Should we Brits be more like the Germans?

Blog: UK plc enjoyed the boom, but now the bust is proving pretty hard to cope with. Perhaps teutonic thrift offers our best chance of avoiding another crash?

by Matthew Gwyther
Last Updated: 05 Jun 2013
Who wouldn't want to be a German at the moment? Britannia is broke and rudderless, while the Germans are solvent and in the driving seat.

As the rest of Europe wallows in the misery of downturn, the virtuous German finance minister Wolfgang Schauble has announced his government will come very close to balancing the budget in the Federal Republic this year.

The euro crisis has shifted the centre of power in Europe eastwards from Brussels. So Berlin and its values are being imposed on the rest of us.

Unemployment is very low: in December it was 6.8%, the lowest figure since 1991. The fact that the nation has achieved this while absorbing the cost of reunification and improving the dismal Stalinist mess that was East Germany is truly remarkable.

Thus, you might think it's time we all learned How to be More German. Michael Lewis in his entertaining book Boomerang (Penguin) bagged a rare interview with Jorg Asmussen, Germany's deputy minister of finance, who noted of the run-up to 2007's crash:

'There was no credit boom in Germany. Real estate prices were flat. There was no borrowing for consumption. This behaviour is totally unacceptable in Germany. This is what the German people are. This is deeply in German genes. It is perhaps a leftover of the collective memory of the Great Depression and the hyperinflation of the 1920s.'

So what is it about the German way that has made the nation such a success?

My year between school and university was spent in Germany. The only job I could find was in the Dekorationsabteilung of the Freiburg branch of Hertie as a department store shop window dressing assistant. (Probably not the sort of position I was born to hold.) I wasn't actually allowed into the window space: Germany being Germany, you required a PhD in Shop Window Design to enter this hallowed ground.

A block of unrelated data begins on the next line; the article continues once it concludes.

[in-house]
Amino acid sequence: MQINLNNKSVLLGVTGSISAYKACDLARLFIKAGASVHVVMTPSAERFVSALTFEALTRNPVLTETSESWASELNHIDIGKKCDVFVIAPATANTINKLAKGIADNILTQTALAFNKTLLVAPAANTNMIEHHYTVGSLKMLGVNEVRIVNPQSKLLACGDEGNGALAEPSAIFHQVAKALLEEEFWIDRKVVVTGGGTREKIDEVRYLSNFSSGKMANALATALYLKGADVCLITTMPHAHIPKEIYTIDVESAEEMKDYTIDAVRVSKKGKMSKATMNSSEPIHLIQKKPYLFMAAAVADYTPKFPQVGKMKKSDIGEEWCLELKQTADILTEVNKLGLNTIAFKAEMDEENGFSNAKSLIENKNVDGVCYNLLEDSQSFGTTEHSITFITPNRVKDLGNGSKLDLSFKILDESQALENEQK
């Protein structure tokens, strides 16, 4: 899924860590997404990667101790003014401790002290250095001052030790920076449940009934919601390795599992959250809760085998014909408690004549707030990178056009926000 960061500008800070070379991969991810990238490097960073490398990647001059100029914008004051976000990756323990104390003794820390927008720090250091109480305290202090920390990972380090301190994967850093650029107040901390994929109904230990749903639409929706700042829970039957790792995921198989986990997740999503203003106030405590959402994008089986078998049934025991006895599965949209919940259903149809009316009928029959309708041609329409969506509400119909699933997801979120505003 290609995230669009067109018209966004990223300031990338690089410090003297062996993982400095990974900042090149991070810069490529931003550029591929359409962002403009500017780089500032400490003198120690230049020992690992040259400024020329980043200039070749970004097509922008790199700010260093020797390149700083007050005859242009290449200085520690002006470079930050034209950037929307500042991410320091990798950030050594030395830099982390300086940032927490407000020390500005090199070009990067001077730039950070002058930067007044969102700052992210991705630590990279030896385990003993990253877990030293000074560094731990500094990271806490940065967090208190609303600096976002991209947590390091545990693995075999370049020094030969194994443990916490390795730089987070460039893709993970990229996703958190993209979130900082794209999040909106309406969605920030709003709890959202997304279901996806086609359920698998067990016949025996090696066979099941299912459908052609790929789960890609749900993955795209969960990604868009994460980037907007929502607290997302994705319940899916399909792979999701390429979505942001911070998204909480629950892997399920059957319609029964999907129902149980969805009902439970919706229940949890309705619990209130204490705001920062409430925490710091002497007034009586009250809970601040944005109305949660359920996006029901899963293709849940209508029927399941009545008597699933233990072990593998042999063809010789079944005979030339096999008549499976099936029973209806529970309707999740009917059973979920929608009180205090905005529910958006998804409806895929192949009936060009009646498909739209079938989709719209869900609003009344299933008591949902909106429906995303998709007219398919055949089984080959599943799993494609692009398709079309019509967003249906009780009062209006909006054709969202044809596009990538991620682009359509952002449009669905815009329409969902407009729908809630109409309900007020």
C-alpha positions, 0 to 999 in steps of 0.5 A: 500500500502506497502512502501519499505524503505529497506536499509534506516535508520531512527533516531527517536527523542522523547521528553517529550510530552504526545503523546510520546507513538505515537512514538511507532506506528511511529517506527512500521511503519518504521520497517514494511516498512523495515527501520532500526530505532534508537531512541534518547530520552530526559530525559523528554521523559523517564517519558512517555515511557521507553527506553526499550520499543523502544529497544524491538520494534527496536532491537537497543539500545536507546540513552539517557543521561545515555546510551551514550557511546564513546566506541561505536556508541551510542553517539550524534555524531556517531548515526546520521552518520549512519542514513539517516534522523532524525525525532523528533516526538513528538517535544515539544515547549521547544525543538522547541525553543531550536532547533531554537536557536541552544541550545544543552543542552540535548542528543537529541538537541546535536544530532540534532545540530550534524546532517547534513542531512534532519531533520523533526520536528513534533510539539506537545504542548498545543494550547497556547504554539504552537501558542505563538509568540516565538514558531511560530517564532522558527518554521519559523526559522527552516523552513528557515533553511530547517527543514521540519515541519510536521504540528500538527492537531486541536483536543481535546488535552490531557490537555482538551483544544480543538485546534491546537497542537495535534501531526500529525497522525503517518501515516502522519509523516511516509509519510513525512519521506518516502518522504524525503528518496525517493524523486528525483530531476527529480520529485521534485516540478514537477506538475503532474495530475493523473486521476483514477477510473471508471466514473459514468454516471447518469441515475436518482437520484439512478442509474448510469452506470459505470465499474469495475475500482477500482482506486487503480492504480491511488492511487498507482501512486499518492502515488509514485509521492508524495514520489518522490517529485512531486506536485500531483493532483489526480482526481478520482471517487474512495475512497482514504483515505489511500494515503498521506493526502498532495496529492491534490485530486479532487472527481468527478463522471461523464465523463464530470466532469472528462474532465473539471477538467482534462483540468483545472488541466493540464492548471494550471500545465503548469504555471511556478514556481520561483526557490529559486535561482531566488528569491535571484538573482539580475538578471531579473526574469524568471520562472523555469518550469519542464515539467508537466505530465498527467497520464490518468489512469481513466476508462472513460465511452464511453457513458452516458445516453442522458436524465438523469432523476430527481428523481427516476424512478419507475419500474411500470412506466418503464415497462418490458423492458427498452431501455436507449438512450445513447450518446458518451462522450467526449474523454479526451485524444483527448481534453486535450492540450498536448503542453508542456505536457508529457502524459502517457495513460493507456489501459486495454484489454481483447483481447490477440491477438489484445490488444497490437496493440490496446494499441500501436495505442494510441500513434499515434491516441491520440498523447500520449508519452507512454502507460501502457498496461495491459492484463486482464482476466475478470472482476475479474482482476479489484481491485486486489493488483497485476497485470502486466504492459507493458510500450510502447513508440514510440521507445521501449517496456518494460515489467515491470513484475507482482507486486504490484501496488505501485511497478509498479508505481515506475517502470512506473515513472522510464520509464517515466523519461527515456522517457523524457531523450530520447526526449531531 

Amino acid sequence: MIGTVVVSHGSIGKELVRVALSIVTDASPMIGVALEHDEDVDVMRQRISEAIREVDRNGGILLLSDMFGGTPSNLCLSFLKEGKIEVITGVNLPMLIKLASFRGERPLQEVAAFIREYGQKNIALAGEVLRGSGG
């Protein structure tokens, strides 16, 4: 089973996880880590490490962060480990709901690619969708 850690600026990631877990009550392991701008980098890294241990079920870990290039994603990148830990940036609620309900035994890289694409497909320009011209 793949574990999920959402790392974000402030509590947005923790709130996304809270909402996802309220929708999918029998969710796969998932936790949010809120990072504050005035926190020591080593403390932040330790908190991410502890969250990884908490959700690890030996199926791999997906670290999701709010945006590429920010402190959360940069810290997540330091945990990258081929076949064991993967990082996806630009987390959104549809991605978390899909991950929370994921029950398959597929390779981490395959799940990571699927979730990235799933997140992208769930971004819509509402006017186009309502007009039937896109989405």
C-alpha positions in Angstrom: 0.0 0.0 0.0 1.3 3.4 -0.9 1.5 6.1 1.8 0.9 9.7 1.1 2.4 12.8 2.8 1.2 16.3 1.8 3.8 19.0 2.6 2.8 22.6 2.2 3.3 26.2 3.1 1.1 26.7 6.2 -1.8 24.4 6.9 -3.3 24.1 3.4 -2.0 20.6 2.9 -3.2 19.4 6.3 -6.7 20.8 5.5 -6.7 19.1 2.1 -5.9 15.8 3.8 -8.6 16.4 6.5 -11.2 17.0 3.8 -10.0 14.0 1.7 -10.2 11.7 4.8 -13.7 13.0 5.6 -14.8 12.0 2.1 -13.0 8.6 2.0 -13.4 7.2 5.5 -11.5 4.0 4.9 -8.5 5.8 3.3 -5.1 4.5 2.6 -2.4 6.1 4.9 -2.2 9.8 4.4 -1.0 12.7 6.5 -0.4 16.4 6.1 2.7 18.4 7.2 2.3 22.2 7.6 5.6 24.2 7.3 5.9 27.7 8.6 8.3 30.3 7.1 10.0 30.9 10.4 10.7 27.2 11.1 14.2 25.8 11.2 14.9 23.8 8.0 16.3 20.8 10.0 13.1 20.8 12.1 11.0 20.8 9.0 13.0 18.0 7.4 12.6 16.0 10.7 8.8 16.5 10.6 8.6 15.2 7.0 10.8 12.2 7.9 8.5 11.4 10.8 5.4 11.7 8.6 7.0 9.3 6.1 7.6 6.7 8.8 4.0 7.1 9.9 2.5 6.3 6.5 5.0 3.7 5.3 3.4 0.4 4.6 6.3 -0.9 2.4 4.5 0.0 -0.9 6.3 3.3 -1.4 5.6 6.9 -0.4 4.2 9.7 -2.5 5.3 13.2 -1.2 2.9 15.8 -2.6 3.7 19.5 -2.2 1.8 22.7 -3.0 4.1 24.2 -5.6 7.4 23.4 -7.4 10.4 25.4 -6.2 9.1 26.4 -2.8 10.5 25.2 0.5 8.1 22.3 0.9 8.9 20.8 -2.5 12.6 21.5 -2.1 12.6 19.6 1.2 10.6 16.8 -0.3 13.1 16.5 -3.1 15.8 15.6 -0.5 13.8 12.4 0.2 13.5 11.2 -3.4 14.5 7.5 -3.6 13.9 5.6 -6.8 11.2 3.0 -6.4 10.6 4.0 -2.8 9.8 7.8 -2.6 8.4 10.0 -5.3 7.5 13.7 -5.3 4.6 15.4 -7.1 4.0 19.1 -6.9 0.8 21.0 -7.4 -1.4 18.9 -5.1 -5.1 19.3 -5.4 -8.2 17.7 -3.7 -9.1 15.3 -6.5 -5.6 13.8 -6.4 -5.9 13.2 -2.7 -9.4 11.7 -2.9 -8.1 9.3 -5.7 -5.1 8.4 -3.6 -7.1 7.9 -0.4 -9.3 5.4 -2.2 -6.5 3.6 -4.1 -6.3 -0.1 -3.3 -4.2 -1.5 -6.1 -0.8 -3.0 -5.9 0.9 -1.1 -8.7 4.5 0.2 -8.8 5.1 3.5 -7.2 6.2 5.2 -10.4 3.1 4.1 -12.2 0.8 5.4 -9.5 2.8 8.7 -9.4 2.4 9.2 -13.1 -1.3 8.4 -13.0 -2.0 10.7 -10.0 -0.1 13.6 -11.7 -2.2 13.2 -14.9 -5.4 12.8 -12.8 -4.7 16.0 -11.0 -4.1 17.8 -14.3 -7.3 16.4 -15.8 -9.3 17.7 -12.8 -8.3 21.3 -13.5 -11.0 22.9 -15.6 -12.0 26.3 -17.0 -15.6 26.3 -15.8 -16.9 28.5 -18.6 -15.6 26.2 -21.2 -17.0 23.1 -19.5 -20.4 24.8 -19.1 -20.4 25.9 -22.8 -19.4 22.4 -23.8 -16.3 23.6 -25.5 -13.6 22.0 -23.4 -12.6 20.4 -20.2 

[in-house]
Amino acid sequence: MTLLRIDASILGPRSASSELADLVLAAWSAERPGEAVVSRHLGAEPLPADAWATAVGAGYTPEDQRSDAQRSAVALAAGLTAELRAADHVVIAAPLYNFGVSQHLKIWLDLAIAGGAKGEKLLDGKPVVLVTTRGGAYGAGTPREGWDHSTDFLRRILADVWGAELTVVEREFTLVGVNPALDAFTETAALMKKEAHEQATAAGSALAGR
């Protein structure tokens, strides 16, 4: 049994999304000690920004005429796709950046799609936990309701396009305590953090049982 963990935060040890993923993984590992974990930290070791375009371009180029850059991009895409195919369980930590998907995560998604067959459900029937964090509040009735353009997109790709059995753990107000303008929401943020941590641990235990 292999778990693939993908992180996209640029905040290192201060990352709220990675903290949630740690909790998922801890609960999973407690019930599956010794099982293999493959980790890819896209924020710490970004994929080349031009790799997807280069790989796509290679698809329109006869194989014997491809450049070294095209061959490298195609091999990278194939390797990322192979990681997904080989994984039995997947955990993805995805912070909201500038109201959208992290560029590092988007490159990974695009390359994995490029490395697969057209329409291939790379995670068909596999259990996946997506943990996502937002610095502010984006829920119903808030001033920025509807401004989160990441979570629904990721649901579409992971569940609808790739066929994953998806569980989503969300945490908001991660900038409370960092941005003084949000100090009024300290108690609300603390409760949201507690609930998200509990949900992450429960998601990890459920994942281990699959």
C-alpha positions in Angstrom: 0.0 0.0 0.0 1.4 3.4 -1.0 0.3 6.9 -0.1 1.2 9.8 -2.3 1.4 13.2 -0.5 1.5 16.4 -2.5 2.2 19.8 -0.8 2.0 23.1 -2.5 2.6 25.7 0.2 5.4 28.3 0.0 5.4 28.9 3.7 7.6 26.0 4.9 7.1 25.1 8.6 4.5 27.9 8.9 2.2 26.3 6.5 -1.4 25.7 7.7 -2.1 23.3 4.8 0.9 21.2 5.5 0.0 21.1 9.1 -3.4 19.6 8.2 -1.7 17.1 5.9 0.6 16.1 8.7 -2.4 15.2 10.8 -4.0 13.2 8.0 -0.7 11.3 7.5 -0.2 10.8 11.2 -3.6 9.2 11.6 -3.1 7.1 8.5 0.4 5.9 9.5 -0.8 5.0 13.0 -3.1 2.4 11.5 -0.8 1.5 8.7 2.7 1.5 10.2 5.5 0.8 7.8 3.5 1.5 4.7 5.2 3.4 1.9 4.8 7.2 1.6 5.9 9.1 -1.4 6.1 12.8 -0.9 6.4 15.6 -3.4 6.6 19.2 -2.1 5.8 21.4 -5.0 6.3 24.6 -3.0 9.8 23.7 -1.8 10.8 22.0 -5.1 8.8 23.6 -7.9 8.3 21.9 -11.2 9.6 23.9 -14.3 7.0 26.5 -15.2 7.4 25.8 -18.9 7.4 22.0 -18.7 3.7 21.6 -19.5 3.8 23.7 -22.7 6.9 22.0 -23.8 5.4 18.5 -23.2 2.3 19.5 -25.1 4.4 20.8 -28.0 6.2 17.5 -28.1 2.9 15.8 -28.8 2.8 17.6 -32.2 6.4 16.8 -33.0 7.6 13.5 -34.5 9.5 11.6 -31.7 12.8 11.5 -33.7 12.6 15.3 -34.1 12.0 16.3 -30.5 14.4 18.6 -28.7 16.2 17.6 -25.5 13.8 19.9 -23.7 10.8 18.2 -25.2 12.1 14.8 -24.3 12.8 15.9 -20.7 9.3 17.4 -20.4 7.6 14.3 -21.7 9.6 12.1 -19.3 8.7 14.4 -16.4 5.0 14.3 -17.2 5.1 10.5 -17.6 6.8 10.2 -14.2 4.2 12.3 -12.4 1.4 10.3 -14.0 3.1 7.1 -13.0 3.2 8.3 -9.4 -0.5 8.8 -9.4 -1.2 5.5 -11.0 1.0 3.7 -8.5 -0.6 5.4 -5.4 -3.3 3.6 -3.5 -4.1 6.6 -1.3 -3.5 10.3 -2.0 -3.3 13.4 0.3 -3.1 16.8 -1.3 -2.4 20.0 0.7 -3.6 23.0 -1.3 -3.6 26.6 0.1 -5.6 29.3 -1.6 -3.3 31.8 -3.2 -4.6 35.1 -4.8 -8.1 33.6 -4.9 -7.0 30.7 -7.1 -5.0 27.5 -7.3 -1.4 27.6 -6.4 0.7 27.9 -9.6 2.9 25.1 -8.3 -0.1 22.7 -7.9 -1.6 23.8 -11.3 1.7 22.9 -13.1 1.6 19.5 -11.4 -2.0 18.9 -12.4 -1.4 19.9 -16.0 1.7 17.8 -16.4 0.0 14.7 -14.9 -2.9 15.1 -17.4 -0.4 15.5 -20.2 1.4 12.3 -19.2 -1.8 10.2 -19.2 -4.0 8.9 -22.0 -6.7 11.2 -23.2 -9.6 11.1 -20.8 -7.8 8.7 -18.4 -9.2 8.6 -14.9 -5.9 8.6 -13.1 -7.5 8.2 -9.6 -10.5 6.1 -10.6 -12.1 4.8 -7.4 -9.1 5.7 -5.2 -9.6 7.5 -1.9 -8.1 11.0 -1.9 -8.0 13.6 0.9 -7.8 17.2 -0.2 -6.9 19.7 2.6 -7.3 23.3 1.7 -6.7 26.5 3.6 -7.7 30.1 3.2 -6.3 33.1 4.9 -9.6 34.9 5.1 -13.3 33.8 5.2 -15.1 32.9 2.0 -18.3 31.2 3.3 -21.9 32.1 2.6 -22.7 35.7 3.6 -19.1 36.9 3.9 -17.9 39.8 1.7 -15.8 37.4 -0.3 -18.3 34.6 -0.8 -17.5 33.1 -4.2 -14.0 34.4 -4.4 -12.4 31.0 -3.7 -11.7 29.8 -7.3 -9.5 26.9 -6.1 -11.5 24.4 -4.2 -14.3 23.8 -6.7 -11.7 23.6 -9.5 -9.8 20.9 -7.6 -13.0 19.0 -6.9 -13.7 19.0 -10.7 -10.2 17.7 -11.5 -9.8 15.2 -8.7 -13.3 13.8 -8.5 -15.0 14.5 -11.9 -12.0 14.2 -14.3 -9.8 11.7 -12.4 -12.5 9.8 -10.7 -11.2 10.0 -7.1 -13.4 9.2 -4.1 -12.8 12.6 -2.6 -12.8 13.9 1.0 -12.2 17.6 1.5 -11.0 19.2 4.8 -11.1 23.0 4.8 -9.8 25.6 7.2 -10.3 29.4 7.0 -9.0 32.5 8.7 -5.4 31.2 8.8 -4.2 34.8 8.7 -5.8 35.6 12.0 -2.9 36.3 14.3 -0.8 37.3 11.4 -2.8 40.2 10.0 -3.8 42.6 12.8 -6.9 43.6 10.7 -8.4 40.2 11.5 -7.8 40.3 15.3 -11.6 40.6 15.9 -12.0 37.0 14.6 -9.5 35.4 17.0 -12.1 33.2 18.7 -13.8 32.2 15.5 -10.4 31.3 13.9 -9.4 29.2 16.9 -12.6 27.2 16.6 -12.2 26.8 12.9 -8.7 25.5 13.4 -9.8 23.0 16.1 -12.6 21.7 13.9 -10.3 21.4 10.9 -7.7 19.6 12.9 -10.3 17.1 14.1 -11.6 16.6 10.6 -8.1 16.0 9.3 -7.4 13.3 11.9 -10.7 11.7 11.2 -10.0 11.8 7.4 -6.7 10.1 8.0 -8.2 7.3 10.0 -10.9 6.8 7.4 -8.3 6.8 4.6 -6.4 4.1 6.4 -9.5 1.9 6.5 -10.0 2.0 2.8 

When I got home famished from a hard day dragging naked mannequins around the store room and telling customers I couldn't sell them any underwear because I wasn't in sales, supper was a meagre ration of cold meats and rye bread. No lashings of steaming wurst with cabbage, washed down with an elegant riesling or a schwabische beer.

The family I lodged with were well-to-do academics and they were kind to me, but they ran a tight ship. In the evening, we all watched dismal German TV, the monotony occasionally broken by Bosco, the boxer dog, silently breaking wind as he slept by the fire. And the family Merc had done a couple of hundred thousand miles.

Germans are quite frugal. Although relatively well off compared with other Europeans, they do not splash money around and rarely go on borrowing sprees to buy things they haven't saved up for.

This national trait is one of the reasons they are not quite so deeply in schtuck as the Brits, the Irish, the Spanish and the Greeks. It's also why, unless the Germans change their ways a little, loosen the purse strings and get a little less austere, the economic Euromisery will continue for a while yet.

In our ‘How to’ special edition, I've penned a piece about we can all be more German.

But if you don’t fancy it and really want to say no, we’ve also got guides on how to seize the opportunity, and managing creatives and irritating assholes. If you don’t know your Google Panda from a Penguin, this will give you a whistlestop tour to killer SEO. Paul Walsh, the CEO of Diageo, tells us the secret to expanding overseas.

Feeling daunted by the above? Here’s how to not worry.

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